Ellis: I personally see real utility in cryptocurrencies as an alternative to fiat currency, where fiat currencies are unstable or suffer from very high inflation. Meaning, it’s like the use case of the digital gold, so to speak. There are something like 80 countries that already use either the dollar or the euro as a substitute or link their currency to the dollar, the euro — it would be those types of countries. I absolutely see utility in this use case for a digital form of currency.
Wood: There are a number of criticisms, a number of concerns, or a number of things that people would like to clarify about this, not all related to Facebook. Can you help us break down what have been some of the sticking points for either regulators or partner companies, or both?
Ellis: Understandably, probably the first and foremost concern amongst regulators is related to any money laundering, terrorist activity, ensuring that any cryptocurrency system doesn’t end up being a conduit for illegal activity or an enabler of illegal activity. The second issue that’s been raised is, or questions, is just related to monetary policy. Any time you’re talking about a cryptocurrency, which is dollar linked or linked to any of the big global reserve currencies — dollar, euro or yen — then that raises questions around what is the interplay or the relationship between that cryptocurrency and the underlying fiat currency it’s tied to and how will they interact with the setting of monetary policy?
Wood: This was always going to be really difficult, right? I mean, this was always a big idea?
Ellis: Yes, certainly, this is in the category of very futuristic, very experimental tech. I think of it as a futuristic technology experiment that you would certainly hope that our big U.S. tech companies do when [they] have these long-term visions and set massive aspirations and are able to convene the ecosystem to work together against these fantastic visions for how the future might be different. But like any futuristic experiment, the likelihood of any of those is always very, very low. In this case, when you’re dealing with one that mixes both technology and finance together, that makes it that much more difficult.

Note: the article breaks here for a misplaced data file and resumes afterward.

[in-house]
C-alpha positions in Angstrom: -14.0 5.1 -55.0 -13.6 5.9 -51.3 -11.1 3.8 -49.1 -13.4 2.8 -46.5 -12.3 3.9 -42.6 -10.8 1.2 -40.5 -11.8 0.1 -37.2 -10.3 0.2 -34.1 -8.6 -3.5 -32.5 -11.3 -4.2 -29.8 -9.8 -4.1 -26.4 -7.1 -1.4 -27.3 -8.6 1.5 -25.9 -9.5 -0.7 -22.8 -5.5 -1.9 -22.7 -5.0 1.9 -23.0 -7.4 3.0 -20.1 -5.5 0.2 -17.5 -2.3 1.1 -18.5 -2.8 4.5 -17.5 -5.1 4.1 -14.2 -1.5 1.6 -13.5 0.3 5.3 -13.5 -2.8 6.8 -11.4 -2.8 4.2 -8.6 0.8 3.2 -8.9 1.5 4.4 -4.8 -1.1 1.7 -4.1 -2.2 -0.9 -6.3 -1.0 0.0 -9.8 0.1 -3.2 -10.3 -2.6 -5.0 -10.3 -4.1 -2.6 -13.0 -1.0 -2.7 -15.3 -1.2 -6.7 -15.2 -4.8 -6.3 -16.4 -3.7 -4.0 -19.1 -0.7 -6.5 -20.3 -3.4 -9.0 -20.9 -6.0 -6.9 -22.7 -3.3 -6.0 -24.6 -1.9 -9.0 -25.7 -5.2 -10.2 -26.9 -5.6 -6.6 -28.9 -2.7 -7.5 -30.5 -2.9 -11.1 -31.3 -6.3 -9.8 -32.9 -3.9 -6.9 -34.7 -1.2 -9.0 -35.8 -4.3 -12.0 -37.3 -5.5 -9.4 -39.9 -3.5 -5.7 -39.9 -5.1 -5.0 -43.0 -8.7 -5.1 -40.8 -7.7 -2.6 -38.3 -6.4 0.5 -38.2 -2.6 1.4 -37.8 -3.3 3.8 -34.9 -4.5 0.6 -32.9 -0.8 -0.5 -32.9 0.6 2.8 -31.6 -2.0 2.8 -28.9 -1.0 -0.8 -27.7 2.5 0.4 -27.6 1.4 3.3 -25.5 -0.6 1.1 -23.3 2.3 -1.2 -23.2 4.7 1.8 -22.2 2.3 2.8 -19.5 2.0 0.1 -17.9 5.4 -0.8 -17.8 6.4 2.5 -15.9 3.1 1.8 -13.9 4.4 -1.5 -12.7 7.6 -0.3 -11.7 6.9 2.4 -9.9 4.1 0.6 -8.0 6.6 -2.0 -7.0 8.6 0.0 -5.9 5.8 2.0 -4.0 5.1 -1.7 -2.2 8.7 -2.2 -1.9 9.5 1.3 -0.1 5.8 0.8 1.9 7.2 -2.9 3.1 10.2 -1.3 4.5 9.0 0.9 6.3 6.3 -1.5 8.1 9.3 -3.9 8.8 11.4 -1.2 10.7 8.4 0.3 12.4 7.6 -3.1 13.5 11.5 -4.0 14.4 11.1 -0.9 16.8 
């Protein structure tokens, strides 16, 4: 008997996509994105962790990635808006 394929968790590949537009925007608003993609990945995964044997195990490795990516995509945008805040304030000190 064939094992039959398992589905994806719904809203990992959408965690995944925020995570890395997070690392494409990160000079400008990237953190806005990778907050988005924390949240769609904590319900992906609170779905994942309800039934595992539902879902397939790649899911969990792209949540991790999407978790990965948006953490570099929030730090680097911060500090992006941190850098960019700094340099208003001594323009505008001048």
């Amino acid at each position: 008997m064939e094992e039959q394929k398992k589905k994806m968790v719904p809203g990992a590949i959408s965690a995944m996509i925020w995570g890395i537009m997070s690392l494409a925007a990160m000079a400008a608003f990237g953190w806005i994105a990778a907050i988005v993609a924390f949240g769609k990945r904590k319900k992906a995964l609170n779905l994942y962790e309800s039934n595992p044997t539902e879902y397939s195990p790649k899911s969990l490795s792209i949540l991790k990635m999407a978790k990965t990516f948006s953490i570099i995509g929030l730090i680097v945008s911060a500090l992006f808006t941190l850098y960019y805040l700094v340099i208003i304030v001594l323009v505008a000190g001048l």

Related links: More insight from Molly Wood
At least one analyst firm wrote recently that Libra is, in fact, the best hope for the U.S. to compete in developing a digital currency for emerging markets. But like we said, Libra isn’t the only option out there, although one new idea isn’t any less controversial.
This week, President Donald Trump’s former Federal Reserve nominee Stephen Moore announced a dollar-backed cryptocurrency called Frax that’s actually intended to compete with central banks, which I think we can all agree is a bit of a turnabout. Frax currently doesn’t have any outside investors, but it does have a co-founder from the tech industry. And Moore told Fortune Magazine that he wants the currency to reduce the need for centralized monetary policy, which ironically is closer to the original vision for Bitcoin.
Moore, it should be noted, withdrew his candidacy for the Federal Reserve. Critics complained about his history of inappropriate jokes, and economists questioned his commitment to the gold standard. Maybe Frax will have the last laugh.